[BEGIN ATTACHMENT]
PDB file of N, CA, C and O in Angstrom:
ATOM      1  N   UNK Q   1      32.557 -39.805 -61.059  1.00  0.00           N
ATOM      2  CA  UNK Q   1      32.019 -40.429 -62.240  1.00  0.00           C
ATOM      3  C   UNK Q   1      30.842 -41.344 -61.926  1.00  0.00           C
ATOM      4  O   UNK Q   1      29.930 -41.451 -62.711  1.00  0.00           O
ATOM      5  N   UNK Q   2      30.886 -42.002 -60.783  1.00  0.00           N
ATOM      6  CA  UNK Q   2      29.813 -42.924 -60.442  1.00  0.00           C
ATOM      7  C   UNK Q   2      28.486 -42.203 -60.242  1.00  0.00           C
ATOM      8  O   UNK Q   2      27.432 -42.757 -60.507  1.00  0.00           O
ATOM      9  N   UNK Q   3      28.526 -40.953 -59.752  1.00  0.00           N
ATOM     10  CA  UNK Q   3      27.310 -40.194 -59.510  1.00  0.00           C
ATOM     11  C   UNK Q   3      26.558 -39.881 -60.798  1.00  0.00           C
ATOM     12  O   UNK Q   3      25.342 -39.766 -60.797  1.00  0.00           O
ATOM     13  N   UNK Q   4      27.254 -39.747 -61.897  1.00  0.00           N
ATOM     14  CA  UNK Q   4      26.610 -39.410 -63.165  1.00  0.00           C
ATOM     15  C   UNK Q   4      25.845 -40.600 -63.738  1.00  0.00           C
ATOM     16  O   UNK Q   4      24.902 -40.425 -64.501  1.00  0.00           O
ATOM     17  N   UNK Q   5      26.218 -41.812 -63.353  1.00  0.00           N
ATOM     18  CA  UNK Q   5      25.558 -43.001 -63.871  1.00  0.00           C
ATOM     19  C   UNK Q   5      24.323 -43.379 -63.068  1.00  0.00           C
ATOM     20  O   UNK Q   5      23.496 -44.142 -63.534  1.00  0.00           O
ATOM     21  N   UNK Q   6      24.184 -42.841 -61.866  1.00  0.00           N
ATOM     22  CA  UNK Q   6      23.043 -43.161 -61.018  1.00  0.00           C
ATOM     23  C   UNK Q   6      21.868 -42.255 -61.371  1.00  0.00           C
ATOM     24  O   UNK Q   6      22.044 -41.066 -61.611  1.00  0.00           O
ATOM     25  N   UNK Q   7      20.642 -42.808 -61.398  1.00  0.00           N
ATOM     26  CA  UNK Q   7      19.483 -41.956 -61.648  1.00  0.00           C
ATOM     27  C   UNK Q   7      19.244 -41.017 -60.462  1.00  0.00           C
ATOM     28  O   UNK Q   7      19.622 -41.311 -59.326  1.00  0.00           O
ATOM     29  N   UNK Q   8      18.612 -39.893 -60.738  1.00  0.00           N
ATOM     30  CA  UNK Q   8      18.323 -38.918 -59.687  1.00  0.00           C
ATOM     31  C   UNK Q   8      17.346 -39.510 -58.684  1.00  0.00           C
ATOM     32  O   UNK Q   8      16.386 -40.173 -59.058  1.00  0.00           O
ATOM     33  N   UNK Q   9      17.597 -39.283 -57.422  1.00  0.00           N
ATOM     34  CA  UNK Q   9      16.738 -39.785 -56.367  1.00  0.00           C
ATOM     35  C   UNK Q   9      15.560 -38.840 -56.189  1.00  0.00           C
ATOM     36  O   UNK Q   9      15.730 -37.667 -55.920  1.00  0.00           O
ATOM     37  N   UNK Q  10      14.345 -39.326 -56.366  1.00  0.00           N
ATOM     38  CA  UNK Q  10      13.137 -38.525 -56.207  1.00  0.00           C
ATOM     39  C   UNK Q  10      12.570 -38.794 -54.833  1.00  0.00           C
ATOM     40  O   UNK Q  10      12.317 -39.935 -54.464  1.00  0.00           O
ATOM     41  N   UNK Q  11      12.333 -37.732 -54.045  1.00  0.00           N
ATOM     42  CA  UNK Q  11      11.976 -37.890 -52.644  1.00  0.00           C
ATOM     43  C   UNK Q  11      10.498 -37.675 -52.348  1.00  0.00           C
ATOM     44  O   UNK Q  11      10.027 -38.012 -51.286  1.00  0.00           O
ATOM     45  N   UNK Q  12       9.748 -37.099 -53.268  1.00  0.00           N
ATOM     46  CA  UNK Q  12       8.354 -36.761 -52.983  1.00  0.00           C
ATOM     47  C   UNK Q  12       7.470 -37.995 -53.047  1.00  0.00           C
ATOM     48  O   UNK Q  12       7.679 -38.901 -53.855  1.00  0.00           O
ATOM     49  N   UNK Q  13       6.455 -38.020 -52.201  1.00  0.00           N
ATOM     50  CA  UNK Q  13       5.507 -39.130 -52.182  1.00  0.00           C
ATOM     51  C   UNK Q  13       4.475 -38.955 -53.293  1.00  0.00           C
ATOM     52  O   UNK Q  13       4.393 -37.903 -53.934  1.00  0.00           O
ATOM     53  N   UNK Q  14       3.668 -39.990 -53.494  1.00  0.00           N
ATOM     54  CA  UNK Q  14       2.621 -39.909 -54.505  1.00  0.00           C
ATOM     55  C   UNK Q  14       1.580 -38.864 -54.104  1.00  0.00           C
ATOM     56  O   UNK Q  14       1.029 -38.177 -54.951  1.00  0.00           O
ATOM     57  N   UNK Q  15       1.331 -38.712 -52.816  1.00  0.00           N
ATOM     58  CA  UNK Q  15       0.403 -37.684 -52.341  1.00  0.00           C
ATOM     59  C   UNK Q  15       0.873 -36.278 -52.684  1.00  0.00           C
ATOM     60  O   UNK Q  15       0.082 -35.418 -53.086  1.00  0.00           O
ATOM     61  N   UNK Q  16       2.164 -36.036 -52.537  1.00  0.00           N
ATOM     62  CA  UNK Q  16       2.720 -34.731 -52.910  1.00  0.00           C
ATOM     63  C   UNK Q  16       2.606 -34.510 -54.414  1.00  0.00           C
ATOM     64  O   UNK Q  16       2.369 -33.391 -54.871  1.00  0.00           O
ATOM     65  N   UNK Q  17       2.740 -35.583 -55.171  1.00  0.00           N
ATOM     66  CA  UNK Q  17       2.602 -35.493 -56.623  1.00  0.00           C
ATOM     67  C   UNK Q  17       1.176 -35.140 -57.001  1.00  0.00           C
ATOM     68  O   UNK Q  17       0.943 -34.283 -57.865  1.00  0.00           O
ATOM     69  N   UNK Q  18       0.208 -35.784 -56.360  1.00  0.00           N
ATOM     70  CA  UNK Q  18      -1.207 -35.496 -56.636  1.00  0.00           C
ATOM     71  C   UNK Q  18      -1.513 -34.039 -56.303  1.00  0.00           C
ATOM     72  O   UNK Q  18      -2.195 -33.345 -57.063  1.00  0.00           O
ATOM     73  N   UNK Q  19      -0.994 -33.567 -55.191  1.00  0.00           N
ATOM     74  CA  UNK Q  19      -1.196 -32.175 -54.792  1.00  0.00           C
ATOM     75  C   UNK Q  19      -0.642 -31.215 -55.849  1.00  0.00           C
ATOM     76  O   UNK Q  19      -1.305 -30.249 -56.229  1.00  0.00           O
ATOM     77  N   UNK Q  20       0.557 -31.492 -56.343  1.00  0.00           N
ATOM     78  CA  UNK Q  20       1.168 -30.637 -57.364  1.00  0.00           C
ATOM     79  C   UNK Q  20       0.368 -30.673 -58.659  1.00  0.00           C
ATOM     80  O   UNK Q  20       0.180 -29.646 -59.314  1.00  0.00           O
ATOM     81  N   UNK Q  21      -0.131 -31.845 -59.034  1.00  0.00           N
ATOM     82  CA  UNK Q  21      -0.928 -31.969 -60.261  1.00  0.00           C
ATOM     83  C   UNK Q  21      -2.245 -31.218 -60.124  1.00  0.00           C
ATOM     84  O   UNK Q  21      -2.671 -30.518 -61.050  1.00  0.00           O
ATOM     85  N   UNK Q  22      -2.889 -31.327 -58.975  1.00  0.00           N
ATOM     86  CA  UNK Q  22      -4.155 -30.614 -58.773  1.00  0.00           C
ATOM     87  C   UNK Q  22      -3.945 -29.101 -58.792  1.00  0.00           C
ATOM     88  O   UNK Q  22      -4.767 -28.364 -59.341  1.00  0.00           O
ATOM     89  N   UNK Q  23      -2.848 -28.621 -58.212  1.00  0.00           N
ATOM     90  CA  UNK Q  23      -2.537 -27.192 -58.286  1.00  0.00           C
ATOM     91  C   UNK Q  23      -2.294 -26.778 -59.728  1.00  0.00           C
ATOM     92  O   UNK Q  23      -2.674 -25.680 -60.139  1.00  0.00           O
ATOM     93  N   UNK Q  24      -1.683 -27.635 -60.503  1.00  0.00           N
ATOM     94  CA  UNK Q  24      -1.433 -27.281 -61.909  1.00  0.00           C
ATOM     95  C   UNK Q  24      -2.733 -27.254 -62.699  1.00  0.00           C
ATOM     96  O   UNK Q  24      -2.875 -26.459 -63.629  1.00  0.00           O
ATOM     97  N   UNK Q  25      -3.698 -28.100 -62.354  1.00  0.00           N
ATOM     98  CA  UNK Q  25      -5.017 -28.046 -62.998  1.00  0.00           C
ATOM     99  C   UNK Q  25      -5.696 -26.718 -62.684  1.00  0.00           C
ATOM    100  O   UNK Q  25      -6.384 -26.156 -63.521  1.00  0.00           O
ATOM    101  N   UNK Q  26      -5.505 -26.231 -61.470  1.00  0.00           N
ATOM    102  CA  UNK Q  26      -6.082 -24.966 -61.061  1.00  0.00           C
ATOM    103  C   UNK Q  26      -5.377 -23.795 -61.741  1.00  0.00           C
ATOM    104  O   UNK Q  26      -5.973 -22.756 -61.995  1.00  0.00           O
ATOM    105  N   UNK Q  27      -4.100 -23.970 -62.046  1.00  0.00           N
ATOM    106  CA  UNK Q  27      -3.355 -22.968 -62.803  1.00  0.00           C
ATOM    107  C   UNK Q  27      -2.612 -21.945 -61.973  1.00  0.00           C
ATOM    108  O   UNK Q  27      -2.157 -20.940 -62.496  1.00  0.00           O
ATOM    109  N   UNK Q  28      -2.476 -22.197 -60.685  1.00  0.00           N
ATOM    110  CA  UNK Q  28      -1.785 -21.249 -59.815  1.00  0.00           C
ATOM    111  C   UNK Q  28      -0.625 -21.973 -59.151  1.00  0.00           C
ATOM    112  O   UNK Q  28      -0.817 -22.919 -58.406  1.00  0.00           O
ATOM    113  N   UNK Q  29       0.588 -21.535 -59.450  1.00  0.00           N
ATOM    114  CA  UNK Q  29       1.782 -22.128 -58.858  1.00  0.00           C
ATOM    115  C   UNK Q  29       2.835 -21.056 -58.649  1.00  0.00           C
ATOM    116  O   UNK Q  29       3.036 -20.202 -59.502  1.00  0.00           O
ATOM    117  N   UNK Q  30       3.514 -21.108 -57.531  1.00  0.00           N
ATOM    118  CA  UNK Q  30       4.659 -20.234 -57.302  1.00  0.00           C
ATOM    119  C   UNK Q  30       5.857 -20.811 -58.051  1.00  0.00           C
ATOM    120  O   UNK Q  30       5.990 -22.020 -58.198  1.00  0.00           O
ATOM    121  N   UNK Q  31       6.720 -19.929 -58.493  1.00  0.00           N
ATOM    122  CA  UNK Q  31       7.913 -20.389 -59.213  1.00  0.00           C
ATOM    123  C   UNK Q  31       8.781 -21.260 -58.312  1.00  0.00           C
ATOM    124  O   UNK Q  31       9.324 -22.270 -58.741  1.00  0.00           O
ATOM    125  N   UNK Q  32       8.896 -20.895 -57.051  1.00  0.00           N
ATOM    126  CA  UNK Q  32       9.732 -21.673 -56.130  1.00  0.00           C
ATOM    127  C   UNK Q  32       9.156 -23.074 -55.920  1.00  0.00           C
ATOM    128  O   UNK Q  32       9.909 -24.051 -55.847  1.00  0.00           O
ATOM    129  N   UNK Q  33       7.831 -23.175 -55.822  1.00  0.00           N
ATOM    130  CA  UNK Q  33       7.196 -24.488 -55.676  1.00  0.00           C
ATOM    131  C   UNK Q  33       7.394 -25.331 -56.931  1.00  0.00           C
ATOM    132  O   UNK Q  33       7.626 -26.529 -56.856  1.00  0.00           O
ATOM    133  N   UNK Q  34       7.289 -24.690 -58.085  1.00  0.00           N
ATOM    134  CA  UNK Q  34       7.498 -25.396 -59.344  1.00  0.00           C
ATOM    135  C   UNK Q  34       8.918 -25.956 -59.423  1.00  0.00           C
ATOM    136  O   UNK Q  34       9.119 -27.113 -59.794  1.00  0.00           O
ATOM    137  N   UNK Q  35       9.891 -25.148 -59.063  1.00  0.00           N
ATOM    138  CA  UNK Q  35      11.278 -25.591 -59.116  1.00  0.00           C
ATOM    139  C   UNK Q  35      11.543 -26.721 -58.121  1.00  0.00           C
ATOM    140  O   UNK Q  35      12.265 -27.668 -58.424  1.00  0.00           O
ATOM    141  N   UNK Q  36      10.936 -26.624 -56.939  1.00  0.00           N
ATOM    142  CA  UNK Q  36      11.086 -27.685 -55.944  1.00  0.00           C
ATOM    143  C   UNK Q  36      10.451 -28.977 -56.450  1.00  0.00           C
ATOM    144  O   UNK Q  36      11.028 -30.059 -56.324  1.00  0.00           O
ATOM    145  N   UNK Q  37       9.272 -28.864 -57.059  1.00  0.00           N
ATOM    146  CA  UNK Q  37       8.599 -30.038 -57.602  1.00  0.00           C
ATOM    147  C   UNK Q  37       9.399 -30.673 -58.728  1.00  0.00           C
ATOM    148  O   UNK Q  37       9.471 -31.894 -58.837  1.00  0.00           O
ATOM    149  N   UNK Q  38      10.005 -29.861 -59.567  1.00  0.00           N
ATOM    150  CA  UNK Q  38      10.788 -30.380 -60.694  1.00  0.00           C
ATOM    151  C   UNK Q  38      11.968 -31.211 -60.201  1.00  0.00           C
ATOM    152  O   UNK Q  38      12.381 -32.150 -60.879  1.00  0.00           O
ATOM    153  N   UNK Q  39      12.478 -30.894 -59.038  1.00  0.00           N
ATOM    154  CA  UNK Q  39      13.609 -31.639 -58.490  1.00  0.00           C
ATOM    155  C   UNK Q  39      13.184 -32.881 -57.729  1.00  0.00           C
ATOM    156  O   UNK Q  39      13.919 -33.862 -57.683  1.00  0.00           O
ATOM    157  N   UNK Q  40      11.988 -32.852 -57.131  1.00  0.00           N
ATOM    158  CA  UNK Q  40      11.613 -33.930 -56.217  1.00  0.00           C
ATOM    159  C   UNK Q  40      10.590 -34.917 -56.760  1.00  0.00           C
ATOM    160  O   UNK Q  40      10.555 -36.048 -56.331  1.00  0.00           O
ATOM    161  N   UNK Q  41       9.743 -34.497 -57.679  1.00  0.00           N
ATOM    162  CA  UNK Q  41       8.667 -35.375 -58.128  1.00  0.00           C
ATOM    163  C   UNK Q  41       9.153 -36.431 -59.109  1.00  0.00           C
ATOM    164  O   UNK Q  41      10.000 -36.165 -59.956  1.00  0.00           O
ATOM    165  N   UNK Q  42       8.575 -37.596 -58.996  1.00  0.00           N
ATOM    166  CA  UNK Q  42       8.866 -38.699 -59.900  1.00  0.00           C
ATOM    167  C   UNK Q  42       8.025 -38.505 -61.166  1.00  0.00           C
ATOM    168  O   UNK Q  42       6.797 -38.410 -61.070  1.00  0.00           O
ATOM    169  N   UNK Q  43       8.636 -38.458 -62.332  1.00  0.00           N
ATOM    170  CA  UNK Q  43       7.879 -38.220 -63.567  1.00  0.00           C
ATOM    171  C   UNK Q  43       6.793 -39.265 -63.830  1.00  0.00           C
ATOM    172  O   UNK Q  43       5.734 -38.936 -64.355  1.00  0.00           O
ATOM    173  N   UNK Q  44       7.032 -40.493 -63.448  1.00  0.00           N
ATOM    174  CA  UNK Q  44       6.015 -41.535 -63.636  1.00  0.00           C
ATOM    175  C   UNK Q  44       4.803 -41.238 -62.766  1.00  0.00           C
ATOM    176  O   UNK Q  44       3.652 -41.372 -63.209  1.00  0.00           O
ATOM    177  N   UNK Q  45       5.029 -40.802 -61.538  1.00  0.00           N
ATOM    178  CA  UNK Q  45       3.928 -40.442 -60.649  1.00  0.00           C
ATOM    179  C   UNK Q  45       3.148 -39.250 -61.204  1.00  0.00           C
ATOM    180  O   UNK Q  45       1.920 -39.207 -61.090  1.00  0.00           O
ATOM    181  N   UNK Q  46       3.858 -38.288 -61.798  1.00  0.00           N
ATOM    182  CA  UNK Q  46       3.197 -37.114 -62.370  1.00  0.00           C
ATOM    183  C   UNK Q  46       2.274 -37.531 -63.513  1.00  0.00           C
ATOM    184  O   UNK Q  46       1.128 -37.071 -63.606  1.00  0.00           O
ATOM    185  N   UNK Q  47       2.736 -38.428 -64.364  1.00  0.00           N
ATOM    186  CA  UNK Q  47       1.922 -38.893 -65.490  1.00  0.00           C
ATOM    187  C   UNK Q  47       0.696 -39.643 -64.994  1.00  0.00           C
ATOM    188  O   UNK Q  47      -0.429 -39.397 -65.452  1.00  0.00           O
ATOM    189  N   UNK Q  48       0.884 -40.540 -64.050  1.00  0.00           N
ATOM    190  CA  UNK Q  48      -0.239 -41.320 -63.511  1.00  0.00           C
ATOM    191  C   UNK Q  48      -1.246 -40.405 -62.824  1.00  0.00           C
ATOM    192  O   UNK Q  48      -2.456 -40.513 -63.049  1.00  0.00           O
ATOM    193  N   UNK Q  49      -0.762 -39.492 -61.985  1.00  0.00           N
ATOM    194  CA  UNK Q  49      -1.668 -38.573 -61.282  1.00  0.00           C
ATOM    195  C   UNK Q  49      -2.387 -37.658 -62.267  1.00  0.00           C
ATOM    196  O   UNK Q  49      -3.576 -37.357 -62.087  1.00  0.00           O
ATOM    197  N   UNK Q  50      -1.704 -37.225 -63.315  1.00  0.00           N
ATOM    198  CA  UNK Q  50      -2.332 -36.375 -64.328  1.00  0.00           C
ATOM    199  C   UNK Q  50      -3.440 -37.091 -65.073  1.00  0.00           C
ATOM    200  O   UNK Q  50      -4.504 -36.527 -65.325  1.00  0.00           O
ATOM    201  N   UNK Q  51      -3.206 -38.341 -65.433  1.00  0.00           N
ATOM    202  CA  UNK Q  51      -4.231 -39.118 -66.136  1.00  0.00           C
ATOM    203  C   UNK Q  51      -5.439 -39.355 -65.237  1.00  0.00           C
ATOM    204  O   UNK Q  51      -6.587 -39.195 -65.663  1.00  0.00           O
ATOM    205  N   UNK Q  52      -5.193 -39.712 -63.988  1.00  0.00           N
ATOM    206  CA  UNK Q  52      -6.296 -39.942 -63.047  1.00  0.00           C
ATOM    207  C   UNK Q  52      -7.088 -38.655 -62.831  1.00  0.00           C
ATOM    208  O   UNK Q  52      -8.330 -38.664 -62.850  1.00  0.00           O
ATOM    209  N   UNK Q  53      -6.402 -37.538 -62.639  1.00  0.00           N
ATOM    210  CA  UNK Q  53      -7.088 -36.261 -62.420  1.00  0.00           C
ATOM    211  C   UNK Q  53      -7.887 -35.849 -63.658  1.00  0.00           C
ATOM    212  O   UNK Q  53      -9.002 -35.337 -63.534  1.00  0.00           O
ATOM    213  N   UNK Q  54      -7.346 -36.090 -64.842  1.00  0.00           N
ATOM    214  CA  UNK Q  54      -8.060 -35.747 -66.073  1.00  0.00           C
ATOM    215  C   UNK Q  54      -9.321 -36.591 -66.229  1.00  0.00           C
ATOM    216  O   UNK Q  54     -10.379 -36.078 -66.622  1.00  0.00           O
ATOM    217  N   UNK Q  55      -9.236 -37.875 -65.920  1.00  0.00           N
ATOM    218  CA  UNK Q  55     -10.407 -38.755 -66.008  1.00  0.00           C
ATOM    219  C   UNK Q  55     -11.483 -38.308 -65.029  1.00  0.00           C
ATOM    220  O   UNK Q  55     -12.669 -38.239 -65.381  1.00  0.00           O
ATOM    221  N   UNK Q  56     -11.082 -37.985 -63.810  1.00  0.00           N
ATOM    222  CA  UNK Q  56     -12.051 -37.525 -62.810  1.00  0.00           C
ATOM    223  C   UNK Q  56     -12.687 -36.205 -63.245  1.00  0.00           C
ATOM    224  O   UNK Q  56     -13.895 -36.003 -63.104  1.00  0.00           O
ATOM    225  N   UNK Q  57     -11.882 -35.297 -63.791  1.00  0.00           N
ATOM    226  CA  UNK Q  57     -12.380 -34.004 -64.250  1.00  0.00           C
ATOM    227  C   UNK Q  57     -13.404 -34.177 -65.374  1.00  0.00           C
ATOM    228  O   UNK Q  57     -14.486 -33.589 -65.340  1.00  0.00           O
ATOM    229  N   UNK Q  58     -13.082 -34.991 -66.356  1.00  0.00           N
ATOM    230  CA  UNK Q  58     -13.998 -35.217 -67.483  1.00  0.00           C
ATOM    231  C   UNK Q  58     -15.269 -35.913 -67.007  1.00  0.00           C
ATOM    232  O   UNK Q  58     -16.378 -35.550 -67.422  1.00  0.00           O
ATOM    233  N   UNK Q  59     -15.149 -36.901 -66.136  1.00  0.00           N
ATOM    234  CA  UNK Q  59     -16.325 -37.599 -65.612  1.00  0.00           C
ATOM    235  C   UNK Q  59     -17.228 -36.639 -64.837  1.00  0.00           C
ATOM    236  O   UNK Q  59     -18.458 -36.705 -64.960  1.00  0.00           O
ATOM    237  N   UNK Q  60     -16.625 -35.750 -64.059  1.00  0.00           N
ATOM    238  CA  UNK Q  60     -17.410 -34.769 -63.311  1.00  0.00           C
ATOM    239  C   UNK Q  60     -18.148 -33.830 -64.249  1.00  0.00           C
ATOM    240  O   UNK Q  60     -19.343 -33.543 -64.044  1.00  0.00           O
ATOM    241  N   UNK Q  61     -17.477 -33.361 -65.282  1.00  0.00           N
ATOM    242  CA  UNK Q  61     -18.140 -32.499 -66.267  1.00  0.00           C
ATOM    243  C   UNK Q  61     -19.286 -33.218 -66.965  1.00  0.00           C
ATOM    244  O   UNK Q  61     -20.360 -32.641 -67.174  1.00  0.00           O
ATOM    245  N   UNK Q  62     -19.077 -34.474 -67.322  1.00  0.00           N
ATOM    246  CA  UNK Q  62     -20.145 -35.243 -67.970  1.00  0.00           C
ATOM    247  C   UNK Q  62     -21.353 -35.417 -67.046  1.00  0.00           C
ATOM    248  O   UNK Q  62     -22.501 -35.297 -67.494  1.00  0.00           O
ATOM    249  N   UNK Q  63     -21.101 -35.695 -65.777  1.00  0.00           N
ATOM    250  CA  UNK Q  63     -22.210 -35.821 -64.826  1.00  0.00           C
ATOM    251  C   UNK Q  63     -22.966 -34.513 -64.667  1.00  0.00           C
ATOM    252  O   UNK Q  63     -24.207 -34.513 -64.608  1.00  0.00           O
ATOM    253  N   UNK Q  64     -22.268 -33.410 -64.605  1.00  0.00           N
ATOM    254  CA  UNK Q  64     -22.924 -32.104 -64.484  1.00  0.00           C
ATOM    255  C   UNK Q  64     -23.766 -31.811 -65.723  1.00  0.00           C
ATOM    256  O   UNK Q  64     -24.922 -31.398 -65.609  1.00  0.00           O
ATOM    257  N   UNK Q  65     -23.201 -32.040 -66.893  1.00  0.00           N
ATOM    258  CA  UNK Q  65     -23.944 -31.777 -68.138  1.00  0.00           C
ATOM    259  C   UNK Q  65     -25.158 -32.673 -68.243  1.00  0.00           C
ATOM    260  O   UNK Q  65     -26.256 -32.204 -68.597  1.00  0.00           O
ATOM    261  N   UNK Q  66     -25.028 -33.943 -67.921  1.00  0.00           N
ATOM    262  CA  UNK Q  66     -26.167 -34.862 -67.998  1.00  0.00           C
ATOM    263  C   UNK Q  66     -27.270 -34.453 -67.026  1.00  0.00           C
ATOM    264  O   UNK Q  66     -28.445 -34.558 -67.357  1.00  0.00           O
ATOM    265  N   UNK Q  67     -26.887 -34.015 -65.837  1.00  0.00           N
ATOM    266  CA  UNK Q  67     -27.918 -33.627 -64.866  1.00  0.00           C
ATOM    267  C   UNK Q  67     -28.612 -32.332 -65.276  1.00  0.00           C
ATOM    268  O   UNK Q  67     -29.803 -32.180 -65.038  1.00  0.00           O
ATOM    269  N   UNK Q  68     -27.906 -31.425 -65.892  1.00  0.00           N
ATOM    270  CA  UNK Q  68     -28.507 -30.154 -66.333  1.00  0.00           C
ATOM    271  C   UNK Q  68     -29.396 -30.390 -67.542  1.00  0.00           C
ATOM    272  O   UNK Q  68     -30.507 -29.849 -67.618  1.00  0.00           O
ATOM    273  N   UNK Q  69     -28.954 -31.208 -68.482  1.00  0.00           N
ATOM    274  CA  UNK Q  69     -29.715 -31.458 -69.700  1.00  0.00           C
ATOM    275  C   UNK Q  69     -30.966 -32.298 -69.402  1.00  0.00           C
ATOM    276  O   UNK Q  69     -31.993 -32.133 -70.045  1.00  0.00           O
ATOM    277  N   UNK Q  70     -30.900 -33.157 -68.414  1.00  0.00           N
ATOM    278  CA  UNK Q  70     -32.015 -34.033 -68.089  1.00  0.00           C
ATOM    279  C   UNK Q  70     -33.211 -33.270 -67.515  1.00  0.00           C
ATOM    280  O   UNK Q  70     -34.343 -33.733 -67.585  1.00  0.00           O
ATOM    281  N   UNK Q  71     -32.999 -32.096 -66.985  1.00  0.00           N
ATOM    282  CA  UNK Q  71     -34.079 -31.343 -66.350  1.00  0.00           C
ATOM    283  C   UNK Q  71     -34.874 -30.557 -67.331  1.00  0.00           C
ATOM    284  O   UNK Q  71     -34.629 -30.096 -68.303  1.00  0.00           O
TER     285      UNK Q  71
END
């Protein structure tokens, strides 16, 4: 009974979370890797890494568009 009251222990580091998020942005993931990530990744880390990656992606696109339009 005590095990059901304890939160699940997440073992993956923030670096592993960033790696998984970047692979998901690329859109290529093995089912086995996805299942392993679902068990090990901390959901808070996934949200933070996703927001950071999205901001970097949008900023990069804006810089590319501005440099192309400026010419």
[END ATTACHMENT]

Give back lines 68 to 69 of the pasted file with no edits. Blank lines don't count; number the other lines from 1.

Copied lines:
ATOM     67  C   UNK Q  17       1.176 -35.140 -57.001  1.00  0.00           C
ATOM     68  O   UNK Q  17       0.943 -34.283 -57.865  1.00  0.00           O